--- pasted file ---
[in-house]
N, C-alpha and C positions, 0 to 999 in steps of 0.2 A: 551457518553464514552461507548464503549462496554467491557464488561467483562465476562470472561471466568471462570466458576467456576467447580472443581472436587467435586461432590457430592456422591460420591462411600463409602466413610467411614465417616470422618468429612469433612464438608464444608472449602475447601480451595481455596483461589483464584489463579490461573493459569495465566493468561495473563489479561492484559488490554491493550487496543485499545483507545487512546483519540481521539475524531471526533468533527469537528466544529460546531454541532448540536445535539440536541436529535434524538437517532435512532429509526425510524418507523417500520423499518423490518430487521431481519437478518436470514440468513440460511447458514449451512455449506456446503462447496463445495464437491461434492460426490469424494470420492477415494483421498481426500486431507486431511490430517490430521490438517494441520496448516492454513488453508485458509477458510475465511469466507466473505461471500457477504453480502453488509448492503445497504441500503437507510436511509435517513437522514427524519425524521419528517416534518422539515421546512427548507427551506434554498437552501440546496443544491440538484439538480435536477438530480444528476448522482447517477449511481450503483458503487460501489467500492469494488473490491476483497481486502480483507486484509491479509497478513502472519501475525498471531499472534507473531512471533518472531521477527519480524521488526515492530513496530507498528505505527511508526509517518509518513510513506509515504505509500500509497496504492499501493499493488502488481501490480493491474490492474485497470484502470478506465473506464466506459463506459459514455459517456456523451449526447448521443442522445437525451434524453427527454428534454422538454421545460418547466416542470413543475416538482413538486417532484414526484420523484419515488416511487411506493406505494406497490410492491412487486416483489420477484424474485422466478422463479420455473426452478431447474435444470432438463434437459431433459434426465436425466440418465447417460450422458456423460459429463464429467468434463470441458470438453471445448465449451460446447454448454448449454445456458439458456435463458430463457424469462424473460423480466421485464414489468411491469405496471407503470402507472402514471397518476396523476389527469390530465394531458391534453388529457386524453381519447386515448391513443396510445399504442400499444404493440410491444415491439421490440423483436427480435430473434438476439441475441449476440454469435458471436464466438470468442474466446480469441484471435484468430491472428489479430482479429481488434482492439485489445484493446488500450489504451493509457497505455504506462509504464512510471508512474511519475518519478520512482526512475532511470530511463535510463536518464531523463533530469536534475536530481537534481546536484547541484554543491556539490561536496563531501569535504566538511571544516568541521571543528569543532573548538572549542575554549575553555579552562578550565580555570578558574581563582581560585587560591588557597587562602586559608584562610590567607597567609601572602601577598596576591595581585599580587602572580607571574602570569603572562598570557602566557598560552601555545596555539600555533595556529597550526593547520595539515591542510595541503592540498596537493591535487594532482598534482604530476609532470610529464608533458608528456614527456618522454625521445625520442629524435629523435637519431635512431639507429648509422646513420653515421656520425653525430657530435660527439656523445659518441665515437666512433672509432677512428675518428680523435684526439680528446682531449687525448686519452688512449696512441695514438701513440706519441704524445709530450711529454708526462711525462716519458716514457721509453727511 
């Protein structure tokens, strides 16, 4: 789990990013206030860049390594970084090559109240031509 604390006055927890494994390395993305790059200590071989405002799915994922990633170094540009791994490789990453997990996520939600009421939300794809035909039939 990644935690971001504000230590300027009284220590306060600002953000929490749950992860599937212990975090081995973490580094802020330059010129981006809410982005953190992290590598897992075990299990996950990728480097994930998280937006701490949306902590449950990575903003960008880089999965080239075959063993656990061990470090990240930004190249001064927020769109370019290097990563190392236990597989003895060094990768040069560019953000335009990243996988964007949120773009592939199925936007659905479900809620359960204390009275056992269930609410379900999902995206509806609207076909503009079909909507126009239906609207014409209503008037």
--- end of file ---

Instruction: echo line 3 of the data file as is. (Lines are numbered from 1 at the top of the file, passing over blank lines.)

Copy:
């Protein structure tokens, strides 16, 4: 789990990013206030860049390594970084090559109240031509 604390006055927890494994390395993305790059200590071989405002799915994922990633170094540009791994490789990453997990996520939600009421939300794809035909039939 990644935690971001504000230590300027009284220590306060600002953000929490749950992860599937212990975090081995973490580094802020330059010129981006809410982005953190992290590598897992075990299990996950990728480097994930998280937006701490949306902590449950990575903003960008880089999965080239075959063993656990061990470090990240930004190249001064927020769109370019290097990563190392236990597989003895060094990768040069560019953000335009990243996988964007949120773009592939199925936007659905479900809620359960204390009275056992269930609410379900999902995206509806609207076909503009079909909507126009239906609207014409209503008037």